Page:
What also intrigues me about their eating habits is that they *cannot stand* Indian food. They *will not* eat curry. Say all you want about English people and their eating habits, but at least the diversity of food we appreciate here is so much more multicultured than any other country I can think of. Just to name a few... we love Chinese; we love Indian; we love Thai; we love Italian; we love French; we love Greek; we also love fish and chips, bangers and mash and Sunday roasts. That's a far more diverse food appreciation than any of those other countries I just listed.
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    (Original post by IdeasForLife)
    Britain got tea from india lol =p
    Aware, I'm not a moron But Britain has taken tea and made it it's own.
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    (Original post by Fullofsurprises)
    According to Wikipedia, it was Thomas Jefferson who invented French Fries.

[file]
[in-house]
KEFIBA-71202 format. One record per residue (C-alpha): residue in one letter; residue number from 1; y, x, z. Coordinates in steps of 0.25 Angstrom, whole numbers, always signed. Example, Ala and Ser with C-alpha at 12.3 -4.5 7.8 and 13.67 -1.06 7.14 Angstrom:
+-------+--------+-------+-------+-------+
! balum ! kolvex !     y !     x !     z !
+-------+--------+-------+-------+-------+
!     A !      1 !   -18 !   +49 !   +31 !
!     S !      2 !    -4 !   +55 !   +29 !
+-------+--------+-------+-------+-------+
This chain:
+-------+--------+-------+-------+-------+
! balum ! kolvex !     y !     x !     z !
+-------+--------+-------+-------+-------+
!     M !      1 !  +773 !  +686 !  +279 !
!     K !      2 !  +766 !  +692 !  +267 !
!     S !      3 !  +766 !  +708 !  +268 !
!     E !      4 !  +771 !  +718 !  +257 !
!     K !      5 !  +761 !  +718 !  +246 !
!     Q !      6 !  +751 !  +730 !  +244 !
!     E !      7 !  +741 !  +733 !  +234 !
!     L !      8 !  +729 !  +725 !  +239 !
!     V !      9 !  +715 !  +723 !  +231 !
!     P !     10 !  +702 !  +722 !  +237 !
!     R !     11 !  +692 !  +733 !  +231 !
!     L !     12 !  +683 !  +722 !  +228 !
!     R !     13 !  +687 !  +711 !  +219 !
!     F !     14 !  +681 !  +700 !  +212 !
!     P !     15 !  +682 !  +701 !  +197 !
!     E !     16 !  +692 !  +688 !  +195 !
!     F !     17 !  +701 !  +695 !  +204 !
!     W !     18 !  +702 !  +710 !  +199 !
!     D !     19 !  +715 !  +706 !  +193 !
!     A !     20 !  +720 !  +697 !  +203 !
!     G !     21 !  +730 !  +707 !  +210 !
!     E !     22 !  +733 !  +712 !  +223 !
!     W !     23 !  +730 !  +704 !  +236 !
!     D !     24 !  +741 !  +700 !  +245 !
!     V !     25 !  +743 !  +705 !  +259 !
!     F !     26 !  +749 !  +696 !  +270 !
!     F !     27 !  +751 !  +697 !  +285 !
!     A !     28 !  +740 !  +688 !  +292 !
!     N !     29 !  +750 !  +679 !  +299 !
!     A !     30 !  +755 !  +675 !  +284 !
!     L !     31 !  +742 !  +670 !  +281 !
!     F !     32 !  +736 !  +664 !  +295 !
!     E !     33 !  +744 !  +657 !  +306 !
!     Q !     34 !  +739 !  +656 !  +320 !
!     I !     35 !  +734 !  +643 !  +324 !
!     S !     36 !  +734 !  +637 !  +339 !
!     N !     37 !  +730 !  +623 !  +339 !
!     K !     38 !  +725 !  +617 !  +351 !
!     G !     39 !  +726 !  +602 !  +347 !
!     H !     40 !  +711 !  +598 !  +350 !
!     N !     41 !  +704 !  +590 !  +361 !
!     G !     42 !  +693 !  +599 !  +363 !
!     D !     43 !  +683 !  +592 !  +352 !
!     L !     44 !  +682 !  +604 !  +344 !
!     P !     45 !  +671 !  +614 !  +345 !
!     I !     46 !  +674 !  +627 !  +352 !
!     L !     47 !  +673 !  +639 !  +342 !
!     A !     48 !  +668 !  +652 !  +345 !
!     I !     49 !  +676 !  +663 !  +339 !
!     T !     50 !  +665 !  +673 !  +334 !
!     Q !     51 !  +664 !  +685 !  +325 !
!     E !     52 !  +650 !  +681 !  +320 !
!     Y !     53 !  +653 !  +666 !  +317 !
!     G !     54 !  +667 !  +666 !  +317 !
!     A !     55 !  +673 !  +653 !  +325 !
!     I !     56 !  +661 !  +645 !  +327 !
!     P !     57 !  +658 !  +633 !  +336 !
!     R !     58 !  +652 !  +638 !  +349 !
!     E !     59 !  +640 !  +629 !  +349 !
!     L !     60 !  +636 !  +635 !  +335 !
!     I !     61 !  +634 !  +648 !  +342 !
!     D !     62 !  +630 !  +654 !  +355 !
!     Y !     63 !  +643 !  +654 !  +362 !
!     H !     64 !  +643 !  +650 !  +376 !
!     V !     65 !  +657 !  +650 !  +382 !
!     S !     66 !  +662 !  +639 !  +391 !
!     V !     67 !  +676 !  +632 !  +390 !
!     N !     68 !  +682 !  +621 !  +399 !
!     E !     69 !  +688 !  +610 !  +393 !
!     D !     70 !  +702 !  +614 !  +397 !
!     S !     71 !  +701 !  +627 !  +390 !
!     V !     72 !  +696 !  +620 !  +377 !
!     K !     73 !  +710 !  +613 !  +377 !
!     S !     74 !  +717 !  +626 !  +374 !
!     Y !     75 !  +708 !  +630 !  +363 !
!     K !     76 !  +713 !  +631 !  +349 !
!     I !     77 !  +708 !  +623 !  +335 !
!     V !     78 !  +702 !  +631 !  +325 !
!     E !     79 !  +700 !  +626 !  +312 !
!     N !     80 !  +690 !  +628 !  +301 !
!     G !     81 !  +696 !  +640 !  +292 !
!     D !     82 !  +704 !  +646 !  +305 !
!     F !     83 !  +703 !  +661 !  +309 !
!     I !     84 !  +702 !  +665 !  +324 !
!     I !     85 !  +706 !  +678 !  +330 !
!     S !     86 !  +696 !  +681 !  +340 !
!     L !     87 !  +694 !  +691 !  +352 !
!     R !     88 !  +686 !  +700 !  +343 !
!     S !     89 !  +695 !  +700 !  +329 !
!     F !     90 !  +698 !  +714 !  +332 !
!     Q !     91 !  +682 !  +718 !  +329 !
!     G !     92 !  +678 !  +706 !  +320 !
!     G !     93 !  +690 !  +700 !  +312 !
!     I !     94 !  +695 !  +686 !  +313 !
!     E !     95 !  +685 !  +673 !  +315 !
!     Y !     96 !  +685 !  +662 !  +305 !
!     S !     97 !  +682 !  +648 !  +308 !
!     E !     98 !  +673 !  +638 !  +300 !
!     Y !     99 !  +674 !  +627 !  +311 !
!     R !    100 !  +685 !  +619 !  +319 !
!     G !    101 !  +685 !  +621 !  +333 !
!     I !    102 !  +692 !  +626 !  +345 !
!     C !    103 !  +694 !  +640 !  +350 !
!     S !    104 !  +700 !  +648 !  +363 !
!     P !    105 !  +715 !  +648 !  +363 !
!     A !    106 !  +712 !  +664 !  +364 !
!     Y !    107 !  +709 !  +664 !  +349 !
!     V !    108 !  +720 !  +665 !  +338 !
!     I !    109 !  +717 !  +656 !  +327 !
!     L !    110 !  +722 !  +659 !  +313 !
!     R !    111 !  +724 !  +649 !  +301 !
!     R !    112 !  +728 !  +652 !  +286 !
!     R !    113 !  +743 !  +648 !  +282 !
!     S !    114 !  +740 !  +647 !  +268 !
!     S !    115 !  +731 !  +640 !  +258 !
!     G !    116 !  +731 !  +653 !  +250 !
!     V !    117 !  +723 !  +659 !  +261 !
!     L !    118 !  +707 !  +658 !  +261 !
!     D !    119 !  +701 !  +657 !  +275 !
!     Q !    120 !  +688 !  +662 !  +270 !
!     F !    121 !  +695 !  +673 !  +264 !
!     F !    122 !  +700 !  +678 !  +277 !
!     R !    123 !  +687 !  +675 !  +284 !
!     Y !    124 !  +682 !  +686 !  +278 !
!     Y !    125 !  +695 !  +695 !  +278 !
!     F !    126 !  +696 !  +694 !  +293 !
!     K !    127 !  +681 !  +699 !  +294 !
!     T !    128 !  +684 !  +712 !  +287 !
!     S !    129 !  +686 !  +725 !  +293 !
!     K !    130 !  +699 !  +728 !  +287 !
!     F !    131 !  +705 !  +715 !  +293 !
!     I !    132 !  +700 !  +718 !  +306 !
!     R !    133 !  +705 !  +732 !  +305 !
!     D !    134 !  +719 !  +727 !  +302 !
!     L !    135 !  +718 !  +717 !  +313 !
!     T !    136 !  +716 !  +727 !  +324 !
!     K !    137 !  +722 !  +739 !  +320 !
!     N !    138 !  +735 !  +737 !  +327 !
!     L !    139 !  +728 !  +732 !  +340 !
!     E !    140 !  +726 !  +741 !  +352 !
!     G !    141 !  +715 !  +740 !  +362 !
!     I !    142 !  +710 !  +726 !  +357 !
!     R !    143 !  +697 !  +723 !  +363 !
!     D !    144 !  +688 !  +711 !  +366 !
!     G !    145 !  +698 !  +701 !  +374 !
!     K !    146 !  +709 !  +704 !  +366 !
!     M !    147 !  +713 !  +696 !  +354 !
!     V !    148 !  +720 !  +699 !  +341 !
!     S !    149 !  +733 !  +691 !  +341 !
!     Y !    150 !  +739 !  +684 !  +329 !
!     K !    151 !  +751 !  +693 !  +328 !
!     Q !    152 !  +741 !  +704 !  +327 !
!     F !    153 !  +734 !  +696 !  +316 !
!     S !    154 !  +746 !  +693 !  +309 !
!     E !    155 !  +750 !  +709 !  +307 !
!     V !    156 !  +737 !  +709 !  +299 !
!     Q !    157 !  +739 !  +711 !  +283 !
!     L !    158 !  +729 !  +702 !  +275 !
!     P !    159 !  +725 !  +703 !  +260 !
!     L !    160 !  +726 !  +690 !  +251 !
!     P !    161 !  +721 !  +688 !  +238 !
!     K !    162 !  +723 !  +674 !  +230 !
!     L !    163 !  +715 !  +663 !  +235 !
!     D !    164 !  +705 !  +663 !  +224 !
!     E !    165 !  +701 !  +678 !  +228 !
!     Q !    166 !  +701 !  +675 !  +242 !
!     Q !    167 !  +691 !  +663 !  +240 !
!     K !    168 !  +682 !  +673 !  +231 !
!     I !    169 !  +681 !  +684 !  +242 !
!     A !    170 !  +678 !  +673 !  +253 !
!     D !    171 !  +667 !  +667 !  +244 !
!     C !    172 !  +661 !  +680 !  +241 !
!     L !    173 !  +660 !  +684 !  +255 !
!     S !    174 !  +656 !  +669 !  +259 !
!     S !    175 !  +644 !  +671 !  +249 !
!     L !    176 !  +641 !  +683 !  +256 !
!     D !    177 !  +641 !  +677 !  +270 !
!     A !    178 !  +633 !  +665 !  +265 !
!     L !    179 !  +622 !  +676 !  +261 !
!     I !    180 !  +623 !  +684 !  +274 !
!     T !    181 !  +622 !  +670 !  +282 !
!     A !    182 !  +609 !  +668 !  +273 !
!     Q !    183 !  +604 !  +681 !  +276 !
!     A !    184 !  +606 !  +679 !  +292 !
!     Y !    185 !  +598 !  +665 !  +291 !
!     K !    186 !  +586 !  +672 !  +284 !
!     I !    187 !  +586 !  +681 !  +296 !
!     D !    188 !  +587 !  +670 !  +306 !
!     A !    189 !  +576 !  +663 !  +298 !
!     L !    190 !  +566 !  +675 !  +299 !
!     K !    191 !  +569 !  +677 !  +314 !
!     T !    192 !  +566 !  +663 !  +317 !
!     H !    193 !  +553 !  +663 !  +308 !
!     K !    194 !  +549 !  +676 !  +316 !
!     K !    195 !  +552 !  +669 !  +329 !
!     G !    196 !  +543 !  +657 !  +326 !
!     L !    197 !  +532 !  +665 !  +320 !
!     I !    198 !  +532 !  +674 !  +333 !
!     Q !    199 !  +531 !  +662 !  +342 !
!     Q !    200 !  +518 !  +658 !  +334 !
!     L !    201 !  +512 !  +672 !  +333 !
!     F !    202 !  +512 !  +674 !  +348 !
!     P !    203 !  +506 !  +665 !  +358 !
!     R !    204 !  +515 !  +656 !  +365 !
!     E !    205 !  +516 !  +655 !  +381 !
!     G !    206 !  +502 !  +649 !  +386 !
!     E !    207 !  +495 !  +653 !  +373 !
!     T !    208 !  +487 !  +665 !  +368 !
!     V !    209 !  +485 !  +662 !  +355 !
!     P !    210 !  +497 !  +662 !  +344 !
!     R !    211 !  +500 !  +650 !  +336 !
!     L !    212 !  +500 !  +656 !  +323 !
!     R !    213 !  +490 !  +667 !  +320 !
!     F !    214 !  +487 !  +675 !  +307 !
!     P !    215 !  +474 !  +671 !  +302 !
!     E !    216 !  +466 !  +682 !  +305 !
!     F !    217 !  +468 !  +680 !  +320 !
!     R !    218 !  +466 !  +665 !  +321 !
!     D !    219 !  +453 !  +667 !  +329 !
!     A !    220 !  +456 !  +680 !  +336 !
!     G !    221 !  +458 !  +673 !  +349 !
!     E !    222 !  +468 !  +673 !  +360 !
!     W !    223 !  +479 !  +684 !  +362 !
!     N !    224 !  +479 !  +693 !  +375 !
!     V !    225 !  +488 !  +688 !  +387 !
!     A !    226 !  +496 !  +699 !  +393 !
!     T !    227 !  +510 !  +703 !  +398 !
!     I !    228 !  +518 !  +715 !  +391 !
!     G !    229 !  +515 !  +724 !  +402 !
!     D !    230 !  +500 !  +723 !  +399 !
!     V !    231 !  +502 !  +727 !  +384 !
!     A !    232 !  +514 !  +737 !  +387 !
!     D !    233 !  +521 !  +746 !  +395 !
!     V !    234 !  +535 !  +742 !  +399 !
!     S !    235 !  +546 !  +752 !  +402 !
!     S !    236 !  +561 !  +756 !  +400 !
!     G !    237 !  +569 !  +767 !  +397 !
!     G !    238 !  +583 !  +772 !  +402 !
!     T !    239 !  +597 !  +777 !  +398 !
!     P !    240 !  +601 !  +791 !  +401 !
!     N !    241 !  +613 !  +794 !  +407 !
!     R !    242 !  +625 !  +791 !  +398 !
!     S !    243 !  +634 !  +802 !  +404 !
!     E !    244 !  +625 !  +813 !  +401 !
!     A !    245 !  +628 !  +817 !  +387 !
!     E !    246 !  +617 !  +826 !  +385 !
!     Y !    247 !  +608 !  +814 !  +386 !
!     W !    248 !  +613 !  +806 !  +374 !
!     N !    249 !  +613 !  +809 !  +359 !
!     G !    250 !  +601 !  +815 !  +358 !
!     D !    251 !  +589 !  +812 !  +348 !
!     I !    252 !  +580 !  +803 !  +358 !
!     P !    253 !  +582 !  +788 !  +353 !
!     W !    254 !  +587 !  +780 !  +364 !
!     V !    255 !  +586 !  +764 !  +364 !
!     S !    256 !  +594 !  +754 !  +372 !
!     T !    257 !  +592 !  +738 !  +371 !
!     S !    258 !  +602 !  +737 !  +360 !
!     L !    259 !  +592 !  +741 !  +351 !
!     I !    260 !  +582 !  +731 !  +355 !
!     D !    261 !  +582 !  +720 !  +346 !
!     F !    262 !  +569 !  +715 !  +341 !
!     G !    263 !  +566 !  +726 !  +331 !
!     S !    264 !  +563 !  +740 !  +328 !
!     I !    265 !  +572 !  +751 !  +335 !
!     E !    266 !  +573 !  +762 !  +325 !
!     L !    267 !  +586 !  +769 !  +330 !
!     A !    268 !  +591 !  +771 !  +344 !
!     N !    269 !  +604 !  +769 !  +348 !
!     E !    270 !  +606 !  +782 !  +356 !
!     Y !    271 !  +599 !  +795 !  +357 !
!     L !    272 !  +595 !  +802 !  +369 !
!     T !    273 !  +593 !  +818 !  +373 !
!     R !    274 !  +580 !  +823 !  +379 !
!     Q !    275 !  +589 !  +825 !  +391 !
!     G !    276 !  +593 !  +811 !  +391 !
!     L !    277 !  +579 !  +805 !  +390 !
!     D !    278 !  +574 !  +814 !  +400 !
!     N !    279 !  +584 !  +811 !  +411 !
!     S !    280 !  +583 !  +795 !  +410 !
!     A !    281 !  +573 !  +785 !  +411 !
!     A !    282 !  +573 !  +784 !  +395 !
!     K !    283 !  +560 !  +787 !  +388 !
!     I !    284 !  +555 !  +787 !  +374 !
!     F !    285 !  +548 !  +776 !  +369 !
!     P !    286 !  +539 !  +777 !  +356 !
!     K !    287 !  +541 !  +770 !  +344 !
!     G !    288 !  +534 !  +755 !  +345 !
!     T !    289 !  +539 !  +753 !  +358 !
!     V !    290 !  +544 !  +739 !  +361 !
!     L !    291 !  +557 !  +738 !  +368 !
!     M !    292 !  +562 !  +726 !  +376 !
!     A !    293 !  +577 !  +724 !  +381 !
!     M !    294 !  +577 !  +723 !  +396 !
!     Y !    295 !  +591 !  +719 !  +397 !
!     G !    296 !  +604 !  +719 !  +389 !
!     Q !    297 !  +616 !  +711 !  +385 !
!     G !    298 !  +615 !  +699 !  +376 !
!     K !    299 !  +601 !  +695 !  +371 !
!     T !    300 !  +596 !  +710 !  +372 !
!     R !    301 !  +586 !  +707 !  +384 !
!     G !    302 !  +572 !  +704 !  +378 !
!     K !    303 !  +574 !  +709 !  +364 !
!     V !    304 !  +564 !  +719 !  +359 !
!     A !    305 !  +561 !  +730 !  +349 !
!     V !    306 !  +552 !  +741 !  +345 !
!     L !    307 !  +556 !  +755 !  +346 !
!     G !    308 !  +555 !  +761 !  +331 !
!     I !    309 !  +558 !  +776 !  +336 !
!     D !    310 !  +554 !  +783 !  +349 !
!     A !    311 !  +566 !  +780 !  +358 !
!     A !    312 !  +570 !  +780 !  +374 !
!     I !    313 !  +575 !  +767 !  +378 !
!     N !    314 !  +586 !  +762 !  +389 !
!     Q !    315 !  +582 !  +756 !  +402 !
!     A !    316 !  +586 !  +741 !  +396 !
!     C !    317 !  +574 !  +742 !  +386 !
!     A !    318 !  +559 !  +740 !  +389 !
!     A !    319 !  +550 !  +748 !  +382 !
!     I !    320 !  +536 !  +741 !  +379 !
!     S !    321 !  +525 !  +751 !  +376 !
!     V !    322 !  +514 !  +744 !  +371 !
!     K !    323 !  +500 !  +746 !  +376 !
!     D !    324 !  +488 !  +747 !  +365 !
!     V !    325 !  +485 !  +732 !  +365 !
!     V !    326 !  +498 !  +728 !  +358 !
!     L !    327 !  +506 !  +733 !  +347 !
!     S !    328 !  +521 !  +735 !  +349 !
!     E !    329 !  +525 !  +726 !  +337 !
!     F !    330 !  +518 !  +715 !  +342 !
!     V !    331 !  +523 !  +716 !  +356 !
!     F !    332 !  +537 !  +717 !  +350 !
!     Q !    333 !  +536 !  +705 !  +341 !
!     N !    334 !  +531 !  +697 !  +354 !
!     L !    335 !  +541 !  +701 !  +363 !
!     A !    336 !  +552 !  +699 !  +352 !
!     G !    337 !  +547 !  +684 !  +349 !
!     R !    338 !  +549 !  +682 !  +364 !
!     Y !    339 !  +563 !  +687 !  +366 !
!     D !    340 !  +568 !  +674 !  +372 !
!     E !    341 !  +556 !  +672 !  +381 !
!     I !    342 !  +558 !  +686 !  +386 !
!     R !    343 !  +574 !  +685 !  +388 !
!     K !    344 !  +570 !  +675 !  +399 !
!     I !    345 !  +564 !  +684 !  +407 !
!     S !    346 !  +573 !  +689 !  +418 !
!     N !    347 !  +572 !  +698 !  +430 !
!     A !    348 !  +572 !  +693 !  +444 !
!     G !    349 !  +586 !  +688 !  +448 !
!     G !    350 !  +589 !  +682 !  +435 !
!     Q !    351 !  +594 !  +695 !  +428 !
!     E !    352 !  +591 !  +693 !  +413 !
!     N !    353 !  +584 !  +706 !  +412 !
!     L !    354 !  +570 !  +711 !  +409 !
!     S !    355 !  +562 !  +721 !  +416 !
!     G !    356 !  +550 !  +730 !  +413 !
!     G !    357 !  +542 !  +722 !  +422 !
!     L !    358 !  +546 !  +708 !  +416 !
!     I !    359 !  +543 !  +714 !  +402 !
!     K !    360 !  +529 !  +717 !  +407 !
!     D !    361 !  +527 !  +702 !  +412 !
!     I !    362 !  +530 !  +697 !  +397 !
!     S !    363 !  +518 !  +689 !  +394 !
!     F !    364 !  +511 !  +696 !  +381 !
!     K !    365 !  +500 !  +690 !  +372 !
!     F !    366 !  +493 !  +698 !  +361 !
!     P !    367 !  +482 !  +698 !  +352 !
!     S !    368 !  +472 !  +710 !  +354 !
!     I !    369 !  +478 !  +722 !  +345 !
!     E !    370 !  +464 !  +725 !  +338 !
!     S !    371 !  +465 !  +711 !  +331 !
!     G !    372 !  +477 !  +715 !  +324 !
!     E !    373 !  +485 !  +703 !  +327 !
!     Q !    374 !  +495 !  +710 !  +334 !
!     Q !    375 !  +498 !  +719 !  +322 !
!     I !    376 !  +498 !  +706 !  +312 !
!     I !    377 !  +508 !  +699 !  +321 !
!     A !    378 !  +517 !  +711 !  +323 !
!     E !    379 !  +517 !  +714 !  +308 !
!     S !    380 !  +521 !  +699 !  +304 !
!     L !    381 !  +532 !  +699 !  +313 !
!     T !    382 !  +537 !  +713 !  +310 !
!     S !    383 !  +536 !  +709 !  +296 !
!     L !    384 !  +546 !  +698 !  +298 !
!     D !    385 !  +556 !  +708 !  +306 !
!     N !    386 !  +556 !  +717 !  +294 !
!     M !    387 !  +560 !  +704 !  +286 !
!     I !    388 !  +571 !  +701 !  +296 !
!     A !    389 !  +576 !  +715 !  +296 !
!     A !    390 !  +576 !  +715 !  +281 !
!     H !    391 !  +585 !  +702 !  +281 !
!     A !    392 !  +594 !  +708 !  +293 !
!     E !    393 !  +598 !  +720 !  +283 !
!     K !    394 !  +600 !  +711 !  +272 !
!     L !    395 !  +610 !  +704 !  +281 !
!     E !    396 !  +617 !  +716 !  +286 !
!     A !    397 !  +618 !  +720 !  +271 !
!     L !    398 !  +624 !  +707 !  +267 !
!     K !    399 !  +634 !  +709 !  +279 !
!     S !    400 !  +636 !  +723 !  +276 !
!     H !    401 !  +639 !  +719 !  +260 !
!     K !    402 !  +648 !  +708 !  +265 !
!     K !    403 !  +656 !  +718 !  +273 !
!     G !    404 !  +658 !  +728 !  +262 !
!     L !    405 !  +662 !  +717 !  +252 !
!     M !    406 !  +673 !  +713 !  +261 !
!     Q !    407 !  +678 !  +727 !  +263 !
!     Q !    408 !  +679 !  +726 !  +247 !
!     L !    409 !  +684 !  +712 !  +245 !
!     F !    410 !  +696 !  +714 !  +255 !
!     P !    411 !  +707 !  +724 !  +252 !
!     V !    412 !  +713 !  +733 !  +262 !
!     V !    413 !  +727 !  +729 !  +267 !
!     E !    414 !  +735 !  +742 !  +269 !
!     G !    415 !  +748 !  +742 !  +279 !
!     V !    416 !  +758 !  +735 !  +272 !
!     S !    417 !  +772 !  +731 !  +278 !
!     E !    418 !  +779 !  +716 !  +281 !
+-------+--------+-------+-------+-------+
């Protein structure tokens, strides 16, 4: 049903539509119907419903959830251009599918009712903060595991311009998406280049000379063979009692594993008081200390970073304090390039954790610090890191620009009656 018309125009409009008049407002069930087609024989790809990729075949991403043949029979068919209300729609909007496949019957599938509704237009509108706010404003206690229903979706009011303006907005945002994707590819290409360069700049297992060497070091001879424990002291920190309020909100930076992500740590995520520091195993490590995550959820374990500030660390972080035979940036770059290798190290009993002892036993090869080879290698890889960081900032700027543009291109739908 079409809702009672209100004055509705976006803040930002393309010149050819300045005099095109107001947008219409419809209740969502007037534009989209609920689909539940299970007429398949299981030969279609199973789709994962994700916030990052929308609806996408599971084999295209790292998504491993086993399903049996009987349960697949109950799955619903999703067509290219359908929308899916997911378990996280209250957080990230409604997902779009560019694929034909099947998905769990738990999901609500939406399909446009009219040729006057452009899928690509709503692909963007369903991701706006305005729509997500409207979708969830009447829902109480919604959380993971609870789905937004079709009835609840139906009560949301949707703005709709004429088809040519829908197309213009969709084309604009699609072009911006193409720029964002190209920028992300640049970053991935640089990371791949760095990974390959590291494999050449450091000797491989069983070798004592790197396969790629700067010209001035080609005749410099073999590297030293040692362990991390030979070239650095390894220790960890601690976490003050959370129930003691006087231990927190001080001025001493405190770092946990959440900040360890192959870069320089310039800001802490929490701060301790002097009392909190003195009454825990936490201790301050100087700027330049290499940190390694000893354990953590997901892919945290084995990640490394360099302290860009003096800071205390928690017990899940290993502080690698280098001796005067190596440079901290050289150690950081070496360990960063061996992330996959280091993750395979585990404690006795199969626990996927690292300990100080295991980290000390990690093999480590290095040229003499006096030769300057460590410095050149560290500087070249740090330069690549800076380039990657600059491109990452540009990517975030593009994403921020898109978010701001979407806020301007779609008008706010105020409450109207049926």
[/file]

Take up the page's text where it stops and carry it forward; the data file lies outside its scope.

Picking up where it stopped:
http://en.wikipedia.org/wiki/French_fries

    Note that they are not generally known as "Belgian Fries".
    :pierre: http://en.wikipedia.org/wiki/French_fries#Belgium

    It a well know fact that "French Fries" AKA "Frites" or "Chips" to the Brits originated from Belgium...
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    (Original post by ipoop)
    :pierre: http://en.wikipedia.org/wiki/French_fries#Belgium

    It a well know fact that "French Fries" AKA "Frites" or "Chips" to the Brits originated from Belgium...
    That pretty much looks like a made up claim. Note the damning line:

    "It is absolutely unthinkable that a peasant could have consecrated large quantities of fat for cooking potatoes. At most they were sautéed in a pan...."

    Pahh. The Belgian claim falls.

    Actually I suspect they were invented by Alfred the Great or the Romans or something, it was just "hidden from history" as with all peasant food.